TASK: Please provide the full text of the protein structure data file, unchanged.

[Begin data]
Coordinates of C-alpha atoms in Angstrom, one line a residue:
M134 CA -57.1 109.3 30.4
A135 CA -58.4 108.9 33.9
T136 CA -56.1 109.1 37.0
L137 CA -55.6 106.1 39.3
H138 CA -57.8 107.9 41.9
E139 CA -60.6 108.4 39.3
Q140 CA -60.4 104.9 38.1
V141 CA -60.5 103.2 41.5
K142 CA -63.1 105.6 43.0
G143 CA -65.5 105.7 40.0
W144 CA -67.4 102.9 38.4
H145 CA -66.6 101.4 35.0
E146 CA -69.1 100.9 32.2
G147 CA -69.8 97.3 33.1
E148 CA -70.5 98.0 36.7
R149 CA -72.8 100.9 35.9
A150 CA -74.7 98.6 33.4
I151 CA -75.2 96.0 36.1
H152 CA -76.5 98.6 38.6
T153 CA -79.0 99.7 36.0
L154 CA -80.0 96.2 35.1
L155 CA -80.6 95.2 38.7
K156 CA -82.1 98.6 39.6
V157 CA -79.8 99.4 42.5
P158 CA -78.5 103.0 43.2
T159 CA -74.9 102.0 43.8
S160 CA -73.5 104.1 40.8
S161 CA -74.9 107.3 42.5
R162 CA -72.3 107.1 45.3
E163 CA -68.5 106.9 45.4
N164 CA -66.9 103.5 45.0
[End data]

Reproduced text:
Coordinates of C-alpha atoms in Angstrom, one line a residue:
M134 CA -57.1 109.3 30.4
A135 CA -58.4 108.9 33.9
T136 CA -56.1 109.1 37.0
L137 CA -55.6 106.1 39.3
H138 CA -57.8 107.9 41.9
E139 CA -60.6 108.4 39.3
Q140 CA -60.4 104.9 38.1
V141 CA -60.5 103.2 41.5
K142 CA -63.1 105.6 43.0
G143 CA -65.5 105.7 40.0
W144 CA -67.4 102.9 38.4
H145 CA -66.6 101.4 35.0
E146 CA -69.1 100.9 32.2
G147 CA -69.8 97.3 33.1
E148 CA -70.5 98.0 36.7
R149 CA -72.8 100.9 35.9
A150 CA -74.7 98.6 33.4
I151 CA -75.2 96.0 36.1
H152 CA -76.5 98.6 38.6
T153 CA -79.0 99.7 36.0
L154 CA -80.0 96.2 35.1
L155 CA -80.6 95.2 38.7
K156 CA -82.1 98.6 39.6
V157 CA -79.8 99.4 42.5
P158 CA -78.5 103.0 43.2
T159 CA -74.9 102.0 43.8
S160 CA -73.5 104.1 40.8
S161 CA -74.9 107.3 42.5
R162 CA -72.3 107.1 45.3
E163 CA -68.5 106.9 45.4
N164 CA -66.9 103.5 45.0